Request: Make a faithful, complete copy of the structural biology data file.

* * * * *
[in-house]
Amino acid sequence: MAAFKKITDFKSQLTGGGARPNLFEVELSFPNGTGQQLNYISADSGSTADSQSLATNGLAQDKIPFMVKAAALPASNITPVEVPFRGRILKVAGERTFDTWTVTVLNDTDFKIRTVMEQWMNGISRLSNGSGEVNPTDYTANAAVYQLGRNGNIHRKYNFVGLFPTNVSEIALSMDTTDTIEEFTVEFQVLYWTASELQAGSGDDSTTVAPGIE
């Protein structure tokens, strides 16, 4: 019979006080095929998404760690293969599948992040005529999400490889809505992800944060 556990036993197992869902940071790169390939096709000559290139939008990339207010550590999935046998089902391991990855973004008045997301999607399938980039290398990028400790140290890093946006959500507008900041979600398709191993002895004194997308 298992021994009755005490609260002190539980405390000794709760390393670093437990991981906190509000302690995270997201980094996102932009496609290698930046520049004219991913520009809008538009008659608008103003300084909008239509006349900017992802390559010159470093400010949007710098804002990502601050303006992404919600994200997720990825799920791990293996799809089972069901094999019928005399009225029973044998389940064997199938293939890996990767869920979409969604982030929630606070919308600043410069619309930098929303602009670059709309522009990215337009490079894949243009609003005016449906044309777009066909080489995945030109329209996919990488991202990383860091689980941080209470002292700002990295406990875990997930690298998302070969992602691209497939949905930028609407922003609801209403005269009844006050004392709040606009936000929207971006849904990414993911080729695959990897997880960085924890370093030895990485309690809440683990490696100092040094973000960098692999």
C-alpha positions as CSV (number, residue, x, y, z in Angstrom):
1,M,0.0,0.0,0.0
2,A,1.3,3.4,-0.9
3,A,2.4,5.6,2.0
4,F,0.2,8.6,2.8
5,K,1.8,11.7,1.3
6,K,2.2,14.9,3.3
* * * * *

[in-house]
Amino acid sequence: MAAFKKITDFKSQLTGGGARPNLFEVELSFPNGTGQQLNYISADSGSTADSQSLATNGLAQDKIPFMVKAAALPASNITPVEVPFRGRILKVAGERTFDTWTVTVLNDTDFKIRTVMEQWMNGISRLSNGSGEVNPTDYTANAAVYQLGRNGNIHRKYNFVGLFPTNVSEIALSMDTTDTIEEFTVEFQVLYWTASELQAGSGDDSTTVAPGIE
């Protein structure tokens, strides 16, 4: 019979006080095929998404760690293969599948992040005529999400490889809505992800944060 556990036993197992869902940071790169390939096709000559290139939008990339207010550590999935046998089902391991990855973004008045997301999607399938980039290398990028400790140290890093946006959500507008900041979600398709191993002895004194997308 298992021994009755005490609260002190539980405390000794709760390393670093437990991981906190509000302690995270997201980094996102932009496609290698930046520049004219991913520009809008538009008659608008103003300084909008239509006349900017992802390559010159470093400010949007710098804002990502601050303006992404919600994200997720990825799920791990293996799809089972069901094999019928005399009225029973044998389940064997199938293939890996990767869920979409969604982030929630606070919308600043410069619309930098929303602009670059709309522009990215337009490079894949243009609003005016449906044309777009066909080489995945030109329209996919990488991202990383860091689980941080209470002292700002990295406990875990997930690298998302070969992602691209497939949905930028609407922003609801209403005269009844006050004392709040606009936000929207971006849904990414993911080729695959990897997880960085924890370093030895990485309690809440683990490696100092040094973000960098692999």
C-alpha positions as CSV (number, residue, x, y, z in Angstrom):
1,M,0.0,0.0,0.0
2,A,1.3,3.4,-0.9
3,A,2.4,5.6,2.0
4,F,0.2,8.6,2.8
5,K,1.8,11.7,1.3
6,K,2.2,14.9,3.3